Welcome to the H II Regions, a weekly compilation of SF, publishing and political news. Send thoughts and story tips to firstname.lastname@example.org. July issue of Cosmic Vinegar: T-minus two days.
As Kickstarter and its brethren have offered an increasingly successful avenue for launching creative projects, it has become more and more plausible to create art outside the Old Model–which is advertising and its associated playing-to-the-majority philosophy. One of the pioneers of art on the Internet, Penny Arcade, is returning to their “donations only” model if they get enough funding via Kickstarter. I have no doubt they’ll succeed in the effort, and disclaimers ahoy because I backed the project. Their program description is pretty inspiring, such as:
We intend to be a company that succeeds by making things, specifically things for you, and are orienting ourselves toward that goal.
It’ll be supremely exciting to see where this takes them. [Kickstarter]
Late addition to the post today–article in this week’s New Yorker about corporate sponsorships in dystopian fiction. The article is brief, terrifying, and worth your 10 minutes. If nothing else, it serves to give us SF writers a pat on the back:
…as time progresses, the world rightly, and often unfortunately, begins to resemble what was predicted by the most brilliant and imaginative artists of the past.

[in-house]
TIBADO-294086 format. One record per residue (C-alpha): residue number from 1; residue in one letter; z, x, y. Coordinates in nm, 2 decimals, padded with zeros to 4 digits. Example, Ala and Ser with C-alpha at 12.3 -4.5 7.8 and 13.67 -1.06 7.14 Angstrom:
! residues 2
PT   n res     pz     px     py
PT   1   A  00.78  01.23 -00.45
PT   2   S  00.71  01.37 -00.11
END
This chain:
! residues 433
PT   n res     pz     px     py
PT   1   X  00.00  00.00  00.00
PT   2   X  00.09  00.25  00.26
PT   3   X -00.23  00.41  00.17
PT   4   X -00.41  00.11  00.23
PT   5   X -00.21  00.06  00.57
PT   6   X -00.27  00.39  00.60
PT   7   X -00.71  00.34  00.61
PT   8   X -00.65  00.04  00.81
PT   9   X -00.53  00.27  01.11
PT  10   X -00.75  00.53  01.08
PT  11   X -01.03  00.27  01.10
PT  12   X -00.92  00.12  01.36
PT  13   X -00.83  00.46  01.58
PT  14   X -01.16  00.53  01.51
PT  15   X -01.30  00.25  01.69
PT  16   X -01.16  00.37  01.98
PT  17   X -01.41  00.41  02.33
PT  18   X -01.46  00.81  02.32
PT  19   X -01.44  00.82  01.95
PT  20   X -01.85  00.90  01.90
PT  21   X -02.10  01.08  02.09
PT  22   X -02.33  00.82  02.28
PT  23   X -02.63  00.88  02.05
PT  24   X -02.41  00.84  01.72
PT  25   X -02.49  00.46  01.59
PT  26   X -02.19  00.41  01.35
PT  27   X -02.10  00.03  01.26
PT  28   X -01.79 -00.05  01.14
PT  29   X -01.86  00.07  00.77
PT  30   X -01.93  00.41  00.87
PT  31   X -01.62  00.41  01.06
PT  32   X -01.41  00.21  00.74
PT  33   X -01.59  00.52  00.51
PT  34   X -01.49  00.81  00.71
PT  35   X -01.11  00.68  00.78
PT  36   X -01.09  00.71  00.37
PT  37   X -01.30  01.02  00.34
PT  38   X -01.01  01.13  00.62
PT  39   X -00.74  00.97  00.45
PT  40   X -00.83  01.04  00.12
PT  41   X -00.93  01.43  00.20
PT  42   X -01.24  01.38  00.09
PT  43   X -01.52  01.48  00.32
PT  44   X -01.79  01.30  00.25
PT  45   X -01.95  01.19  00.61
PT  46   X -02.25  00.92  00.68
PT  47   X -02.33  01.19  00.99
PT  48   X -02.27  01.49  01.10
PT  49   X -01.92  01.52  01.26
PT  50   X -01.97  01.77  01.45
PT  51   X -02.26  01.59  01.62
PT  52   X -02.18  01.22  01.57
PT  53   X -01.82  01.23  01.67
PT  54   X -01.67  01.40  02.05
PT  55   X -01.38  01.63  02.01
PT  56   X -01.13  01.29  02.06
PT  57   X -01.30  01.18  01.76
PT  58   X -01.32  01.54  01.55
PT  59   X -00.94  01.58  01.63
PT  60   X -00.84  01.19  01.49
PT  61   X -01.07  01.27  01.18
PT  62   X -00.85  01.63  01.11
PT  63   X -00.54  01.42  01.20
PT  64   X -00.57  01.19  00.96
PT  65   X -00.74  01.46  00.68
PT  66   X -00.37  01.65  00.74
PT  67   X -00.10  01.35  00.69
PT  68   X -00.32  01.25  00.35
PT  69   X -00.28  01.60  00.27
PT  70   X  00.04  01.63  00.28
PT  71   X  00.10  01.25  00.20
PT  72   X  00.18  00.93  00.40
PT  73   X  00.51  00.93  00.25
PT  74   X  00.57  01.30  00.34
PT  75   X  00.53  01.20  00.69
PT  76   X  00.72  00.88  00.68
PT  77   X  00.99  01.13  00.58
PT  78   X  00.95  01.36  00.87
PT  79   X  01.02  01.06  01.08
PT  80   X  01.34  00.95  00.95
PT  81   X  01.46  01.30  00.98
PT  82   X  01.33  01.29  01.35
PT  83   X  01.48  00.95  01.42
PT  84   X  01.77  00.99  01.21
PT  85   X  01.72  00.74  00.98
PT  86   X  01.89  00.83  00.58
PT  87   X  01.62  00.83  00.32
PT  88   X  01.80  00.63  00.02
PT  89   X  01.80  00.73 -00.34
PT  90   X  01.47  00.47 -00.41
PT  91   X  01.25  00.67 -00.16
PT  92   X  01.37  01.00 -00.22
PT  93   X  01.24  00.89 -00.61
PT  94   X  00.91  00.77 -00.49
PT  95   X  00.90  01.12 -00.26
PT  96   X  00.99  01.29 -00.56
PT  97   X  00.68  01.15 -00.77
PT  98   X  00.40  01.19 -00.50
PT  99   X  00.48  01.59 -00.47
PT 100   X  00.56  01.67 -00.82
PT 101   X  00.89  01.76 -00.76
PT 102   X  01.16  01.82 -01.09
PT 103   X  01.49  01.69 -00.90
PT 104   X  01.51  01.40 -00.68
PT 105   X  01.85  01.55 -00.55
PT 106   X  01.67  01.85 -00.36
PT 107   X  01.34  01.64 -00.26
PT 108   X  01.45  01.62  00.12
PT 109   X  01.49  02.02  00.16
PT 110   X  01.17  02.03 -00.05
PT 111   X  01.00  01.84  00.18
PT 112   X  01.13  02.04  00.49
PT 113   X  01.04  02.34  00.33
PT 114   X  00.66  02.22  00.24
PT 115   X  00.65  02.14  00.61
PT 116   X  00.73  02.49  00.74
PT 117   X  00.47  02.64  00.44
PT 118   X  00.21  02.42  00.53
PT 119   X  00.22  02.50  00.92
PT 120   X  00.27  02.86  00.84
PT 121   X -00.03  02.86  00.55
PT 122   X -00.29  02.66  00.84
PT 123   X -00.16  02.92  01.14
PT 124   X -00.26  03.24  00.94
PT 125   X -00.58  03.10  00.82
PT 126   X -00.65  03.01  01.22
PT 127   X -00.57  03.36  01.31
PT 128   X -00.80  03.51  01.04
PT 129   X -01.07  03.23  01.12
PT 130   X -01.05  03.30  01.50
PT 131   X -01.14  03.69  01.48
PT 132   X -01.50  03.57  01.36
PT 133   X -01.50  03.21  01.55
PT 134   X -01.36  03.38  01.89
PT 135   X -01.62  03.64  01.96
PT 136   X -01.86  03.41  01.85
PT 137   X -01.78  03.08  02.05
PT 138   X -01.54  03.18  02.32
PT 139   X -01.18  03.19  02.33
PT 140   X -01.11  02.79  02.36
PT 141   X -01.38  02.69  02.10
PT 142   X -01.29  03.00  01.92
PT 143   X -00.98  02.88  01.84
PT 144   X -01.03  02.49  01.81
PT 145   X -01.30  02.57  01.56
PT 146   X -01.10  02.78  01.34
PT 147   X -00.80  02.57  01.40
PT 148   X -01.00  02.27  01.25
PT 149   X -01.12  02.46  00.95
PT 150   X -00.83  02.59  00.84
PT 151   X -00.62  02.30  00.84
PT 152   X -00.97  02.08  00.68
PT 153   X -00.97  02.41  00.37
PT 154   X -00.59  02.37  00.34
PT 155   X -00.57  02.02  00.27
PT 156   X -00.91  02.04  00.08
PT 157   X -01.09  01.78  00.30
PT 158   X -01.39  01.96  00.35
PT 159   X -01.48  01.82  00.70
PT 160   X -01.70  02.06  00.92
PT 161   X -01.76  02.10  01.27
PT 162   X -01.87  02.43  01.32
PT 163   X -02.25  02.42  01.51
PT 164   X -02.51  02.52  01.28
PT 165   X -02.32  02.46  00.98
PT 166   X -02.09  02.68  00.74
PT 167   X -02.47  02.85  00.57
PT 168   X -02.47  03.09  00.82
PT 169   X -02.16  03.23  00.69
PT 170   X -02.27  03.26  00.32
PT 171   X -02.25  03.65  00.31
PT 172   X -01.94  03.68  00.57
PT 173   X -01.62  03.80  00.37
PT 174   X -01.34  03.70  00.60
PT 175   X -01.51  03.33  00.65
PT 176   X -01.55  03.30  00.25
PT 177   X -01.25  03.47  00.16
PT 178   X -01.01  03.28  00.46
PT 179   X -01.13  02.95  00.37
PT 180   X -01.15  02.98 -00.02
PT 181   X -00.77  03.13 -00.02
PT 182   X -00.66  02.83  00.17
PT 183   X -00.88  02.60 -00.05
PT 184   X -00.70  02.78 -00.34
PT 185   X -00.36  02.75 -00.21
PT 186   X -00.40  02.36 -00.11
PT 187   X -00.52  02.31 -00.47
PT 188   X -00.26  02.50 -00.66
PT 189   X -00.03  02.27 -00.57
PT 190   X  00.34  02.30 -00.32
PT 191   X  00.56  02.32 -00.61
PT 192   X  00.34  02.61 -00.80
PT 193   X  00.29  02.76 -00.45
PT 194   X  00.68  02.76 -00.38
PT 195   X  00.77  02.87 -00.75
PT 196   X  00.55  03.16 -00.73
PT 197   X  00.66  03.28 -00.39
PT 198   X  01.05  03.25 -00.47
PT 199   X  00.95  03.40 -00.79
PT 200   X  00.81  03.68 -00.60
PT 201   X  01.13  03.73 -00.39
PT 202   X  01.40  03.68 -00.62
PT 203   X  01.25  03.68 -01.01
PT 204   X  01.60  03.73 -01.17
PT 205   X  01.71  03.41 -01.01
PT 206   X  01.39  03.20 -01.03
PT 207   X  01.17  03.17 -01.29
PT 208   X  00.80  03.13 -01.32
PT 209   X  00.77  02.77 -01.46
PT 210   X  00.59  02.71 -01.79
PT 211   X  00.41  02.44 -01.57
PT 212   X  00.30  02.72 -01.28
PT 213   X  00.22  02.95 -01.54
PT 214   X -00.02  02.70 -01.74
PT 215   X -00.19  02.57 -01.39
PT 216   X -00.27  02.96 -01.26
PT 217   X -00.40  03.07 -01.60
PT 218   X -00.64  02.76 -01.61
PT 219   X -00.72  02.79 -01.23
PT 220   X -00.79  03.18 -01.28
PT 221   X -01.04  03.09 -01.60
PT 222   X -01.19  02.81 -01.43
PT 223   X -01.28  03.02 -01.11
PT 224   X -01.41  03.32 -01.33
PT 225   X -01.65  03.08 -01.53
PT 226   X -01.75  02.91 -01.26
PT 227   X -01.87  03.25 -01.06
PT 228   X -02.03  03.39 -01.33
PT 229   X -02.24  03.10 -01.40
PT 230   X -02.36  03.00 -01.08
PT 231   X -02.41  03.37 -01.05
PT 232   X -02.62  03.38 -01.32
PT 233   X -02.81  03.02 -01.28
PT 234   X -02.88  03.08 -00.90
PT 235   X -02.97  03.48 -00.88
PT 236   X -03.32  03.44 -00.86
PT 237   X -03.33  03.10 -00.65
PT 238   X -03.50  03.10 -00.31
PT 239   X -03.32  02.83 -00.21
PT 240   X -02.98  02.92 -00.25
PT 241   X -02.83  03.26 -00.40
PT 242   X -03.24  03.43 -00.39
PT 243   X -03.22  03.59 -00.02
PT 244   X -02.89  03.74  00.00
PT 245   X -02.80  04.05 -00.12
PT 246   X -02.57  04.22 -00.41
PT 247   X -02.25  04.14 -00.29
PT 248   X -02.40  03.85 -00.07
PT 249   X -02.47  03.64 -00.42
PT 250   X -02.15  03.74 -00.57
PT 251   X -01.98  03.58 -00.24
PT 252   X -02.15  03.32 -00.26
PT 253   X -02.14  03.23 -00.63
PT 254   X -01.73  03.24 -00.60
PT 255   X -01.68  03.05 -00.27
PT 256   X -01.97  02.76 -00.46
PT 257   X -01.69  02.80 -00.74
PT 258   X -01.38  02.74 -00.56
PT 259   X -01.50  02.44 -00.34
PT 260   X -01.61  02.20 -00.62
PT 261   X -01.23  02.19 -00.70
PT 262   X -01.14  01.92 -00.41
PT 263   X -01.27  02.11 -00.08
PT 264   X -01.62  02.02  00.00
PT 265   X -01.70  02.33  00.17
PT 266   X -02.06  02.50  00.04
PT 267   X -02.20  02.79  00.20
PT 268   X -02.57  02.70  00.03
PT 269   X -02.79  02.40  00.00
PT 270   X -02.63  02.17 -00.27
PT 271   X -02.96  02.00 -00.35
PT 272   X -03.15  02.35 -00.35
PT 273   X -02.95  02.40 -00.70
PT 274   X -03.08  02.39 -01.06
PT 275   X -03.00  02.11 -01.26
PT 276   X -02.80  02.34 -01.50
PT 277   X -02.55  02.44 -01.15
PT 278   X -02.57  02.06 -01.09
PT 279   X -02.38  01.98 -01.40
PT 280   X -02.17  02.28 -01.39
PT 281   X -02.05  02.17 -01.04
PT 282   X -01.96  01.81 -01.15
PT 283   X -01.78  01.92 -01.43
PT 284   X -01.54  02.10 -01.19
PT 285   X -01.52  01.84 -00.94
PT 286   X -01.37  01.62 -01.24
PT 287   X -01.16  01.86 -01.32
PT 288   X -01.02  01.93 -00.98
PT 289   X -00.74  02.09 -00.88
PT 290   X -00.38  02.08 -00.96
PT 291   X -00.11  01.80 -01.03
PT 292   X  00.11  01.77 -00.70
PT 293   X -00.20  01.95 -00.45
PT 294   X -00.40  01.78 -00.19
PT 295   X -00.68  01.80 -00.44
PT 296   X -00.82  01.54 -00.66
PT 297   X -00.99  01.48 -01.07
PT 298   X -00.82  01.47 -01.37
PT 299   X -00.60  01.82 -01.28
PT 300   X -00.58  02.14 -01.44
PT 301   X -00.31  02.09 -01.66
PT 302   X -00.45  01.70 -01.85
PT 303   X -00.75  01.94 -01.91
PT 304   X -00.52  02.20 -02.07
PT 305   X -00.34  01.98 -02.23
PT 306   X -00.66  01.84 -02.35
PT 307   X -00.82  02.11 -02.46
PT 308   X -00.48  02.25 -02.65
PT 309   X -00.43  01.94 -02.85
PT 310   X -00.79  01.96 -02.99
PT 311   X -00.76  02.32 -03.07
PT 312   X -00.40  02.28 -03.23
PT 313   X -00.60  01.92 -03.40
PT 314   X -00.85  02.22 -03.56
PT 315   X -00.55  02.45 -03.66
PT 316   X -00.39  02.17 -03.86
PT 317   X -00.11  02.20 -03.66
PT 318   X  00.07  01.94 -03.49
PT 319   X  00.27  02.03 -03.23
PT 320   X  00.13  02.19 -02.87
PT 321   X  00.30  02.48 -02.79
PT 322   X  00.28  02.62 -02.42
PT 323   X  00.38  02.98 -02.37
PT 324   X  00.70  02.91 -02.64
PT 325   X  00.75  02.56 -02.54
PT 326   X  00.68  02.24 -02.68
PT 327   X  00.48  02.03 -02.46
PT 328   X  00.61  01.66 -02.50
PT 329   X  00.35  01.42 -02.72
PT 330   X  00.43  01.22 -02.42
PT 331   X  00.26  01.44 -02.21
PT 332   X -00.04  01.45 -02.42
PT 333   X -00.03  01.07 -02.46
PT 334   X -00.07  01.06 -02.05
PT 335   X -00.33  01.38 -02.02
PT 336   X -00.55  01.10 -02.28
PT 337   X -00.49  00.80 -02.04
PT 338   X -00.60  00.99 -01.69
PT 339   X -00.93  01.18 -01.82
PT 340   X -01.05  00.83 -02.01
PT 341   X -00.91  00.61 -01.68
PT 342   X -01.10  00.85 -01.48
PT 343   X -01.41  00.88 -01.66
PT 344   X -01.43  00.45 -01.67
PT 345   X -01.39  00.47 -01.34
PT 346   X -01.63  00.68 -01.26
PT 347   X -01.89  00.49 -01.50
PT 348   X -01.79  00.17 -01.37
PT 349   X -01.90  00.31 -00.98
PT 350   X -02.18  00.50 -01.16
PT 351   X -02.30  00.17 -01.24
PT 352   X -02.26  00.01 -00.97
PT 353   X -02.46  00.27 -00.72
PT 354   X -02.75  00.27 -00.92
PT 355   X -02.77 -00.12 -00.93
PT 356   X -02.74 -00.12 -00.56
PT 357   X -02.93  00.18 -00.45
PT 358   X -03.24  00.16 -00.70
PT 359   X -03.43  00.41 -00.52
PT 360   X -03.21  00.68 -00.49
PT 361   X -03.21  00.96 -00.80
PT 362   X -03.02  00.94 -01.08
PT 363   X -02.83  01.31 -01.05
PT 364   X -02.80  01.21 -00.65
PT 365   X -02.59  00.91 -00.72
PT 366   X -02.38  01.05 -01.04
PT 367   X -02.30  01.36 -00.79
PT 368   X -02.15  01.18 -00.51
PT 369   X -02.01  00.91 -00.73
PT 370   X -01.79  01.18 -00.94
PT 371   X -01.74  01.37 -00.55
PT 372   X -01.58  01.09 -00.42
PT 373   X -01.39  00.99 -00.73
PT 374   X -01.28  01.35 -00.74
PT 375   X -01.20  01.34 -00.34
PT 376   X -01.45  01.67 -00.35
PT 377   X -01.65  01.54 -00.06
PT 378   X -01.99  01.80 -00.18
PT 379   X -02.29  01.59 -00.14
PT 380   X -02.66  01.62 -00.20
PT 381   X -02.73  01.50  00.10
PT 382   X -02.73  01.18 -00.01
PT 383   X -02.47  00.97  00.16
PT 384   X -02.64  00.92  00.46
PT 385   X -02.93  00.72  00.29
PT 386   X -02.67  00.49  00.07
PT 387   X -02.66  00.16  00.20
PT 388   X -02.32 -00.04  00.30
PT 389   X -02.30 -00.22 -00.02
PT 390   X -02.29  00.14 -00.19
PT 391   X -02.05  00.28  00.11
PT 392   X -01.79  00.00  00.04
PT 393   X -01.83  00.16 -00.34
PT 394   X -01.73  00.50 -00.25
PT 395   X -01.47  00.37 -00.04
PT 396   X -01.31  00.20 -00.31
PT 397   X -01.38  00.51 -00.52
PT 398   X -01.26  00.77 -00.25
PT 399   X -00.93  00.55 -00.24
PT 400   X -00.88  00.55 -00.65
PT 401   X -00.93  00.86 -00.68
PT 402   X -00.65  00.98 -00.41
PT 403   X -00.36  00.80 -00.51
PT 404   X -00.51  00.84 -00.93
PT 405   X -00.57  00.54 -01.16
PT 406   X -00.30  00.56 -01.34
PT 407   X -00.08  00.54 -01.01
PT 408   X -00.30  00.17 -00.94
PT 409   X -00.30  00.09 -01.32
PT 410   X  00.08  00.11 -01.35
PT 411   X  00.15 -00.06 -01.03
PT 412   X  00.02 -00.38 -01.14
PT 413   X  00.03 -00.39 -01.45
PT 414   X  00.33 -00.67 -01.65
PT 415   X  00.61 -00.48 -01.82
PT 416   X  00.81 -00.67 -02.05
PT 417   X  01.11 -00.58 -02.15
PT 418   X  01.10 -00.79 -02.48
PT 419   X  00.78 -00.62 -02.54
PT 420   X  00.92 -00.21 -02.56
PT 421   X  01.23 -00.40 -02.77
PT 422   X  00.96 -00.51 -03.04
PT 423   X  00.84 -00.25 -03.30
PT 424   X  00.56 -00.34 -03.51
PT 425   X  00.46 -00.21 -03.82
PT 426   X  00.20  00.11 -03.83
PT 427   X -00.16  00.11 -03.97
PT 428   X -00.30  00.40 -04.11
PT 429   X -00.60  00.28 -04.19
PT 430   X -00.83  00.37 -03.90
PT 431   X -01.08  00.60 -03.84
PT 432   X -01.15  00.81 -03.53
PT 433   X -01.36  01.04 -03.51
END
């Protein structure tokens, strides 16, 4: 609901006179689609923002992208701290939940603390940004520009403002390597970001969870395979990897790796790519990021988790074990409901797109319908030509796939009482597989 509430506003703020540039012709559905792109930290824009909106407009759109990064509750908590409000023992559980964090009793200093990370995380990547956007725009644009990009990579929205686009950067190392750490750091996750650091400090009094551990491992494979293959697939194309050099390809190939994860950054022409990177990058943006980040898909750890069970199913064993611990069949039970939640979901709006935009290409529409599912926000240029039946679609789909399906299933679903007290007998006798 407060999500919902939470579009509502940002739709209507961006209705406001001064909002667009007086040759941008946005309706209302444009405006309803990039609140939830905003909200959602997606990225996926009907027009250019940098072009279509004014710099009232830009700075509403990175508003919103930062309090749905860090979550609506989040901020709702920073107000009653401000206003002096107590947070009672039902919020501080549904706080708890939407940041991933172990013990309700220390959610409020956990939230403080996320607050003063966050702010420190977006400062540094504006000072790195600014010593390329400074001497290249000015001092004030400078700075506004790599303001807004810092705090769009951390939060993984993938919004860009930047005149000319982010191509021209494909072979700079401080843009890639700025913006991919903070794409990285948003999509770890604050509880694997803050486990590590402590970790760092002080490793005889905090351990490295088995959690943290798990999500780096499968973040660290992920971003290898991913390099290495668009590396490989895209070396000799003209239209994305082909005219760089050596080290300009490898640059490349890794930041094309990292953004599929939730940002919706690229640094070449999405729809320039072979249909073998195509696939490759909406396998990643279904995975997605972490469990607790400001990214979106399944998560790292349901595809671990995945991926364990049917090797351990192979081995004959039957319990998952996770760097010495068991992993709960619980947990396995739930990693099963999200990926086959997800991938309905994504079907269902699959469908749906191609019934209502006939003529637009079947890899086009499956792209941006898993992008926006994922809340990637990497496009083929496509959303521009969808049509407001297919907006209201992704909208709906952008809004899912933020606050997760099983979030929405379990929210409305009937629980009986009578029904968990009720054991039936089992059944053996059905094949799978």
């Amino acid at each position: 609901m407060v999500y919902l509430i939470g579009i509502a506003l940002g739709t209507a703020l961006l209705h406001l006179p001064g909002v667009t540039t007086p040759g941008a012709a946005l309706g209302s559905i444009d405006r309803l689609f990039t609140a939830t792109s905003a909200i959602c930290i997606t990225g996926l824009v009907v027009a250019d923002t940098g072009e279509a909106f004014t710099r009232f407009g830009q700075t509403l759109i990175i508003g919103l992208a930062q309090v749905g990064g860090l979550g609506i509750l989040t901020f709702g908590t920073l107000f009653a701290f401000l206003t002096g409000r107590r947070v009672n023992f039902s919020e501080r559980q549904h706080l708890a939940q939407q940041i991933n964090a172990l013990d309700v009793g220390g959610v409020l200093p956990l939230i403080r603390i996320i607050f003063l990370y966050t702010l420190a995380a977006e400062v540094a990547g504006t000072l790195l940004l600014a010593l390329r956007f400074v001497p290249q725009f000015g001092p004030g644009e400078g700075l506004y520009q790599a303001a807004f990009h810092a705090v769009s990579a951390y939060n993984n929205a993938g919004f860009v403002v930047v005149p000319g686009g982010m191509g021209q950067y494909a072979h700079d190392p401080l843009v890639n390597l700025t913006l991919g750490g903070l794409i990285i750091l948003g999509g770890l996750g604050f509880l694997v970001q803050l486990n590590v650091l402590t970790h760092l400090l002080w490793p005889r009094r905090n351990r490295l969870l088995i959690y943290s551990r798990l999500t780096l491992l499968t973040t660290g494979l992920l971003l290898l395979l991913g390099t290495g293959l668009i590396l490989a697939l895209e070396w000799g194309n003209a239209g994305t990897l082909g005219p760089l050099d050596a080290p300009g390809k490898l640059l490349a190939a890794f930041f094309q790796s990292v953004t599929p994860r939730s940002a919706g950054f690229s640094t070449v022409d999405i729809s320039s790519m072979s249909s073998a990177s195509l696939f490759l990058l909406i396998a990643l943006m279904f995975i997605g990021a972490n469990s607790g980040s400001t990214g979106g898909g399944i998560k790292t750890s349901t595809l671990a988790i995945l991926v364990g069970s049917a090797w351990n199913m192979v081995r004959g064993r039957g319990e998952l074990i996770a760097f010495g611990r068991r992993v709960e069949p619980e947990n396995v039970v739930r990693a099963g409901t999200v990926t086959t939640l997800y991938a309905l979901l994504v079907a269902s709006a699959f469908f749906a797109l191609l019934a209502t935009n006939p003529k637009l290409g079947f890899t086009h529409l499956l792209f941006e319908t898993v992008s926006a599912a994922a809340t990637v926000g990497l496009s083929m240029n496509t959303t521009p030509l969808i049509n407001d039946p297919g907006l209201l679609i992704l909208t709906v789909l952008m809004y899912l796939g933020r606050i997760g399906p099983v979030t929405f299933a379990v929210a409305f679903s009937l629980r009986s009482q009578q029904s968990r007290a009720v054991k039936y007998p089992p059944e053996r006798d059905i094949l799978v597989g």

The article doesn’t offer much specific advice, but does serve as a pep-talk for those of us pointing fingers at the corporatocracy all around us. And it serves to remind us just what literature can accomplish when taken as a complete art, full of characters themes ideas and language. [Ian Crouch in The New Yorker]
Our Dessicated Debate
Jeffrey Sachs, once a former Reaganite and now converted progressive, has a blistering article that examines why the two sides of the current American economic debate (free markets v. stimulus) is stale and damaging. One side focuses on regulation-free extremism, while the other side expounds on “government spending forever” blindness. He then explains our unique set of problems, highlighting how the old debate won’t fix any of them. Useful reading. [Financial Times]
Price of Knowledge
The British government is ready to unveil plans that will allow publicly funded research to be available for free to the public. If you’re a regular reader of Cosmic Vinegar, you’ll know this a cause that I’ve mentioned in the past, pointing the finger specifically at Elsevier (but there are other publishers guilty of this as well). Simply put, if the public pay for the research, the research should be available to the public. Any other system is theft. [Ian Sample in The Guardian]
I don’t like ESPN’s spin-off “longread” website Grantland, although it has managed the impressive feat of merging most things I don’t like about popular culture into a monolithic shitfest. (At least they haven’t published an essay by some wide-eyed college graduate who says things like “why haven’t I struggled more?“)
So imagine my surprise when they posted one of the best video game reviews I’ve ever read. It’s a serious, thoughtful piece about shooter games; most importantly, it’s self-reflective, and through that reflection the author demands you reflect too. [Tom Bissell in Grantland]